Qantas bails out of plan to grow US traffic through American Airlines deal
Qantas Airways has bailed out of an ambitious deal with American Airlines that would have increased trans-Pacific traffic for both carriers, after a United States regulator blocked it on competition grounds.
The expected expansion of flights between Sydney and Los Angeles and the introduction of a Qantas Sydney to San Francisco service had been vehemently opposed by Air New Zealand, but had gained approval from NZ and Australian regulators.
But the US Department of Transport earlier this month tentatively knocked back an expansion of the airlines' alliance, announced in mid-2015, because it would have tied up about 60 per cent of traffic between Australia and the US, unfairly concentrating market power.
Qantas and American Airlines initially said they would appeal the decision, which would severely limit their ability to work together.
But on Tuesday the airlines said they would withdraw their application for anti-trust immunity because they could not respond to the DoT's decision within the 14 days provided and were denied an extension.
"This is an extremely disappointing sequence of events for Qantas and American Airlines, as well as for customers, and ultimately for trade between the United States and Australia," a Qantas spokeswoman said.
"It follows approval from Australian and New Zealand regulators on the basis that our expanded partnership involved no detriment and would deliver significant benefits for consumers."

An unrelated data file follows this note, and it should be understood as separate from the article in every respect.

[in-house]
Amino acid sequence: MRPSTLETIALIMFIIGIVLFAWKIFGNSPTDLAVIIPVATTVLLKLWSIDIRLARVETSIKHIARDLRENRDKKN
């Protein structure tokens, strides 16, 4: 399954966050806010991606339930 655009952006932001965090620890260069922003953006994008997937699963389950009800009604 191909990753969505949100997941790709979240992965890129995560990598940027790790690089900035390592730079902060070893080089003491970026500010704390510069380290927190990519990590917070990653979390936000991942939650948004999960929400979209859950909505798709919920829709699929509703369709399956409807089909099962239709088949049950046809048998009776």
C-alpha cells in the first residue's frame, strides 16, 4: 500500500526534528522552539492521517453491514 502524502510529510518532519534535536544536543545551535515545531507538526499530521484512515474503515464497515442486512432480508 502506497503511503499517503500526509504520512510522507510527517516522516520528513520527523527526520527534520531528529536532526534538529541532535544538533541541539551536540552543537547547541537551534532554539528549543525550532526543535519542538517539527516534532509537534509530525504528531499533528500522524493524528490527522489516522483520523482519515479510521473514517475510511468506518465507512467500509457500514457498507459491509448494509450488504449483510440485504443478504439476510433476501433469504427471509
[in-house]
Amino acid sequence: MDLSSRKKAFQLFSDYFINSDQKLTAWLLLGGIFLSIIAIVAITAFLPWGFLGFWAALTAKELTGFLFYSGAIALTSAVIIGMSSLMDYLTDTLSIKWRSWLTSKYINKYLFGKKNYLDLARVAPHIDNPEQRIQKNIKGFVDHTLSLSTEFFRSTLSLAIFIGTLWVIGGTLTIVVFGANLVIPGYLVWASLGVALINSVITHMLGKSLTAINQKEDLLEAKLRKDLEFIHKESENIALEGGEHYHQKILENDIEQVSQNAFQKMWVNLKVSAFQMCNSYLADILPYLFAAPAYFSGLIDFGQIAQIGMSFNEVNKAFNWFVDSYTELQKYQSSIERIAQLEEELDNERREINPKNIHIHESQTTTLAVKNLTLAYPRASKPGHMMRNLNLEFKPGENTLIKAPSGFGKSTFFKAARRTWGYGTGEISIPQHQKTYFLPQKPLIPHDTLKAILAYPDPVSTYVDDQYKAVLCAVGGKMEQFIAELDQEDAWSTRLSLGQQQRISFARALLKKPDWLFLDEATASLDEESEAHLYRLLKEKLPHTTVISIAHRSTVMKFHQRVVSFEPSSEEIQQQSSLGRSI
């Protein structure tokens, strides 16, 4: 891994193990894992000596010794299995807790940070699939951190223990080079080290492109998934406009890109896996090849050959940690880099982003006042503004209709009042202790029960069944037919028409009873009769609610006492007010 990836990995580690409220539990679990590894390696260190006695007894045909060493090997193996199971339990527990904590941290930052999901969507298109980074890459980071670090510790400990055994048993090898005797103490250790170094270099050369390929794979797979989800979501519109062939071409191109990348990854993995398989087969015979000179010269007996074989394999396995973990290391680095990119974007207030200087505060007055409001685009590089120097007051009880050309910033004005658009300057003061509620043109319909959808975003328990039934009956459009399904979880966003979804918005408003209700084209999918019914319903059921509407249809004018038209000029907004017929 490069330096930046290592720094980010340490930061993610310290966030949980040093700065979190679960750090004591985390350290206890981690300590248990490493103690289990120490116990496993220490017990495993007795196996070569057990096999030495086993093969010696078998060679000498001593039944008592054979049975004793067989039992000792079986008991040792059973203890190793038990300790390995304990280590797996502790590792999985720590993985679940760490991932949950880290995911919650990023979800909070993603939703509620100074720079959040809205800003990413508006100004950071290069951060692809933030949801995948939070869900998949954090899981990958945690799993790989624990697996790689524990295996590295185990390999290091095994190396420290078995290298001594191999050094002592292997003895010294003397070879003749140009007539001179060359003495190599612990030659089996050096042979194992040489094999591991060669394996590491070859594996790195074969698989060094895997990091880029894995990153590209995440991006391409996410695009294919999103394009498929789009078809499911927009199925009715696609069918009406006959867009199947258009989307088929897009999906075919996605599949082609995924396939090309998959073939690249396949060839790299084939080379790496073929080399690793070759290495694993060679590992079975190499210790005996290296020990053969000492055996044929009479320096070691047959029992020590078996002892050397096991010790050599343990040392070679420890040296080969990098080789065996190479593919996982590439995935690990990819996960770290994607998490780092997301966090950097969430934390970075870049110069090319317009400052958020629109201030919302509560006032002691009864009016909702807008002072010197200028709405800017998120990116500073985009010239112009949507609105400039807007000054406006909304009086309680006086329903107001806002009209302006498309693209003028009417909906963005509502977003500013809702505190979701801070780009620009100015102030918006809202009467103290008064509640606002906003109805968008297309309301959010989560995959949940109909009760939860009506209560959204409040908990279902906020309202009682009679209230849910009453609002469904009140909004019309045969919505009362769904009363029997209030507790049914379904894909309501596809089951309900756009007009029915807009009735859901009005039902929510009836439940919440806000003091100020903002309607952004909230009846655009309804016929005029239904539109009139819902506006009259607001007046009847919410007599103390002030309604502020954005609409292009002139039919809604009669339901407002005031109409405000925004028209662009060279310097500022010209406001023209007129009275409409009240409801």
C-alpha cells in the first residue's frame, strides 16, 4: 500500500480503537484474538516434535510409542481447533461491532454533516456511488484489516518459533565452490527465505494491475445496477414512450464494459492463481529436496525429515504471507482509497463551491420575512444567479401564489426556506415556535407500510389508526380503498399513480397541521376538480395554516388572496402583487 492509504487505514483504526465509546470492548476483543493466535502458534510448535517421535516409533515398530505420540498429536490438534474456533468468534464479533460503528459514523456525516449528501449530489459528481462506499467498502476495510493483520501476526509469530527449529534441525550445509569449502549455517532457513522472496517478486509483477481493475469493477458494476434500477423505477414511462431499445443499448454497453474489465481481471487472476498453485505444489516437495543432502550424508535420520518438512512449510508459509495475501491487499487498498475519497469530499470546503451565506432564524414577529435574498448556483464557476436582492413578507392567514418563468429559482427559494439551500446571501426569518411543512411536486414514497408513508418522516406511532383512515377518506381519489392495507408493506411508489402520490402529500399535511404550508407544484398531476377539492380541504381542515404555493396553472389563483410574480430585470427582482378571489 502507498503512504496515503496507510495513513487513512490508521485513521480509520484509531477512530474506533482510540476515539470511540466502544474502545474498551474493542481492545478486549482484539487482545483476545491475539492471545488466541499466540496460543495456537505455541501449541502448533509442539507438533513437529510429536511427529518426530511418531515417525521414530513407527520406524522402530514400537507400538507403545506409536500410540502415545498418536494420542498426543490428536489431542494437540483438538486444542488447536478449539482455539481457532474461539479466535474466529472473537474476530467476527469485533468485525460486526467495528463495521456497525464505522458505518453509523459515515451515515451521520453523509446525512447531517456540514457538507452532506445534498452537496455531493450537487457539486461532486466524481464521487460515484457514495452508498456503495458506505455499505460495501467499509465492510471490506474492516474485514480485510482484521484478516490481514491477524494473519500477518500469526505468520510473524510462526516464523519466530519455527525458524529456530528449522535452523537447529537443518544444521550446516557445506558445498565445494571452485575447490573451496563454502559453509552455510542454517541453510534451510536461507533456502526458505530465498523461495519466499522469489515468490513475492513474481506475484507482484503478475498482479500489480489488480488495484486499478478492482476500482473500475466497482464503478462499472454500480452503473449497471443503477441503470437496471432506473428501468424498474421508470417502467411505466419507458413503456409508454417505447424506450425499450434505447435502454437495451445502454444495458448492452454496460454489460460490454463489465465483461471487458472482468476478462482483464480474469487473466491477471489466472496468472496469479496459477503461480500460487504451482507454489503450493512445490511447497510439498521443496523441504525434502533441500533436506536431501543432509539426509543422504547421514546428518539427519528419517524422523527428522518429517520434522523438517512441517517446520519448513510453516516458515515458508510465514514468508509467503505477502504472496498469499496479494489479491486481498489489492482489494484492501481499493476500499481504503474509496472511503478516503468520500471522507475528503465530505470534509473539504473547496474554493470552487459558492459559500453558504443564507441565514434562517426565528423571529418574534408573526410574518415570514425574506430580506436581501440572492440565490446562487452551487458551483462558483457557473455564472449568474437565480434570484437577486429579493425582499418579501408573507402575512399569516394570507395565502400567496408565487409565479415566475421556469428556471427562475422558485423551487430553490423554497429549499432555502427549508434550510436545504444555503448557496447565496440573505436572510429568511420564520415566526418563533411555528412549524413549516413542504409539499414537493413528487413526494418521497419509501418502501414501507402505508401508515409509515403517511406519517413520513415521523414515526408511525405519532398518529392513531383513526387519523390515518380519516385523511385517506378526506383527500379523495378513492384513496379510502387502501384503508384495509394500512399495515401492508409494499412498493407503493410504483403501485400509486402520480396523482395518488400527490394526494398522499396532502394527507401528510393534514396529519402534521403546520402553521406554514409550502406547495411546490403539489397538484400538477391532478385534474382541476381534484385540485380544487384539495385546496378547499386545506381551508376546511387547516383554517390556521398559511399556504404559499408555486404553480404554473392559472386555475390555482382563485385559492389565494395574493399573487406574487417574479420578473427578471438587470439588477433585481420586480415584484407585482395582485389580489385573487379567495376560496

The airlines had already started new routes as part of the deal, with Qantas flying to Dallas and from Sydney to San Francisco, and American flying from between Sydney and Los Angeles. That had driven fares down on those routes, the spokeswoman said.
Qantas last year said the deal would increase its Australia-US mainland passenger numbers by 9 per cent. It will now assess its trans-Pacific network.
American Airlines spokesman Matt Miller said the DoT's decision, 17 months in the making, was a significant departure from previous rulings.
"Delta and Virgin Australia, and United and Air New Zealand have anti-trust immunity in their joint ventures, so that's a significant competitive advantage for those two alliances and that's what we were seeking," Miller said.
"With that opportunity we would have been able to compete more effectively and increase consumer benefits in the market as well."
Qantas and American's code-share arrangement, struck in 2011, will remain in place.